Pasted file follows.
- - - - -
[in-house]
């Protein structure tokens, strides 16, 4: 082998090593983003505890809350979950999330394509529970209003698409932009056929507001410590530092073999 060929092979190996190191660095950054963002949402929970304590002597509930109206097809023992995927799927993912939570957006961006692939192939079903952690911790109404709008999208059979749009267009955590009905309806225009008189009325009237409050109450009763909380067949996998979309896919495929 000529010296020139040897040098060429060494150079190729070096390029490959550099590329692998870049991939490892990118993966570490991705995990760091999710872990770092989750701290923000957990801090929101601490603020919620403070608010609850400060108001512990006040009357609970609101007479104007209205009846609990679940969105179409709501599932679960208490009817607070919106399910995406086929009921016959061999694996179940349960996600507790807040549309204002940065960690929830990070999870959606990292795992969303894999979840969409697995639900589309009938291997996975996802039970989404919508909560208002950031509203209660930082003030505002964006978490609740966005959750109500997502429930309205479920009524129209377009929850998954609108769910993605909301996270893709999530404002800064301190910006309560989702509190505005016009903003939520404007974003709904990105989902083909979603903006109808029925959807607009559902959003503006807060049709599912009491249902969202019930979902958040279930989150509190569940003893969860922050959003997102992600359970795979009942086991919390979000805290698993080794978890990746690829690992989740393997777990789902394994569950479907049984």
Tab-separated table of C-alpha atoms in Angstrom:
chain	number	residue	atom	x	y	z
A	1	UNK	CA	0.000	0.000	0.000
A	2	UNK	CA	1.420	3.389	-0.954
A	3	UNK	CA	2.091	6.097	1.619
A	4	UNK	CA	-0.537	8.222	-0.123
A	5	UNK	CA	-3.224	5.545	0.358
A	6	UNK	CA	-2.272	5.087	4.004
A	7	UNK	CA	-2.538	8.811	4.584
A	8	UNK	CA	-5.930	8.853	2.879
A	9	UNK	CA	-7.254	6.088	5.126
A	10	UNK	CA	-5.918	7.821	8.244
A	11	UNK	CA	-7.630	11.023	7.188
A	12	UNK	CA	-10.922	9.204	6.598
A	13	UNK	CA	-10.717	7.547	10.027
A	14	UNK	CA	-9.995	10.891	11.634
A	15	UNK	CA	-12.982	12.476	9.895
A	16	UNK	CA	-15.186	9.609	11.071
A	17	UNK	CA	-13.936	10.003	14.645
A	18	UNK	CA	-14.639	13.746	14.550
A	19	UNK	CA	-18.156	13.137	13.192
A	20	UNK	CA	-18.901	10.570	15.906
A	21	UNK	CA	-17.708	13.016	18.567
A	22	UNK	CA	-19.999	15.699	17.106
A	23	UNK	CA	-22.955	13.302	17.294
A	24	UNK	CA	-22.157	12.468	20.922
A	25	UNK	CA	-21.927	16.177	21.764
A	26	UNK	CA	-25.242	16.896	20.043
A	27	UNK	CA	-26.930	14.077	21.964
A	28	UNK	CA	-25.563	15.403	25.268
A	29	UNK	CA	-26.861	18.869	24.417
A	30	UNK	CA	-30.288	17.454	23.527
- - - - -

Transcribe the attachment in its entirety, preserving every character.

[in-house]
């Protein structure tokens, strides 16, 4: 082998090593983003505890809350979950999330394509529970209003698409932009056929507001410590530092073999 060929092979190996190191660095950054963002949402929970304590002597509930109206097809023992995927799927993912939570957006961006692939192939079903952690911790109404709008999208059979749009267009955590009905309806225009008189009325009237409050109450009763909380067949996998979309896919495929 000529010296020139040897040098060429060494150079190729070096390029490959550099590329692998870049991939490892990118993966570490991705995990760091999710872990770092989750701290923000957990801090929101601490603020919620403070608010609850400060108001512990006040009357609970609101007479104007209205009846609990679940969105179409709501599932679960208490009817607070919106399910995406086929009921016959061999694996179940349960996600507790807040549309204002940065960690929830990070999870959606990292795992969303894999979840969409697995639900589309009938291997996975996802039970989404919508909560208002950031509203209660930082003030505002964006978490609740966005959750109500997502429930309205479920009524129209377009929850998954609108769910993605909301996270893709999530404002800064301190910006309560989702509190505005016009903003939520404007974003709904990105989902083909979603903006109808029925959807607009559902959003503006807060049709599912009491249902969202019930979902958040279930989150509190569940003893969860922050959003997102992600359970795979009942086991919390979000805290698993080794978890990746690829690992989740393997777990789902394994569950479907049984």
Tab-separated table of C-alpha atoms in Angstrom:
chain	number	residue	atom	x	y	z
A	1	UNK	CA	0.000	0.000	0.000
A	2	UNK	CA	1.420	3.389	-0.954
A	3	UNK	CA	2.091	6.097	1.619
A	4	UNK	CA	-0.537	8.222	-0.123
A	5	UNK	CA	-3.224	5.545	0.358
A	6	UNK	CA	-2.272	5.087	4.004
A	7	UNK	CA	-2.538	8.811	4.584
A	8	UNK	CA	-5.930	8.853	2.879
A	9	UNK	CA	-7.254	6.088	5.126
A	10	UNK	CA	-5.918	7.821	8.244
A	11	UNK	CA	-7.630	11.023	7.188
A	12	UNK	CA	-10.922	9.204	6.598
A	13	UNK	CA	-10.717	7.547	10.027
A	14	UNK	CA	-9.995	10.891	11.634
A	15	UNK	CA	-12.982	12.476	9.895
A	16	UNK	CA	-15.186	9.609	11.071
A	17	UNK	CA	-13.936	10.003	14.645
A	18	UNK	CA	-14.639	13.746	14.550
A	19	UNK	CA	-18.156	13.137	13.192
A	20	UNK	CA	-18.901	10.570	15.906
A	21	UNK	CA	-17.708	13.016	18.567
A	22	UNK	CA	-19.999	15.699	17.106
A	23	UNK	CA	-22.955	13.302	17.294
A	24	UNK	CA	-22.157	12.468	20.922
A	25	UNK	CA	-21.927	16.177	21.764
A	26	UNK	CA	-25.242	16.896	20.043
A	27	UNK	CA	-26.930	14.077	21.964
A	28	UNK	CA	-25.563	15.403	25.268
A	29	UNK	CA	-26.861	18.869	24.417
A	30	UNK	CA	-30.288	17.454	23.527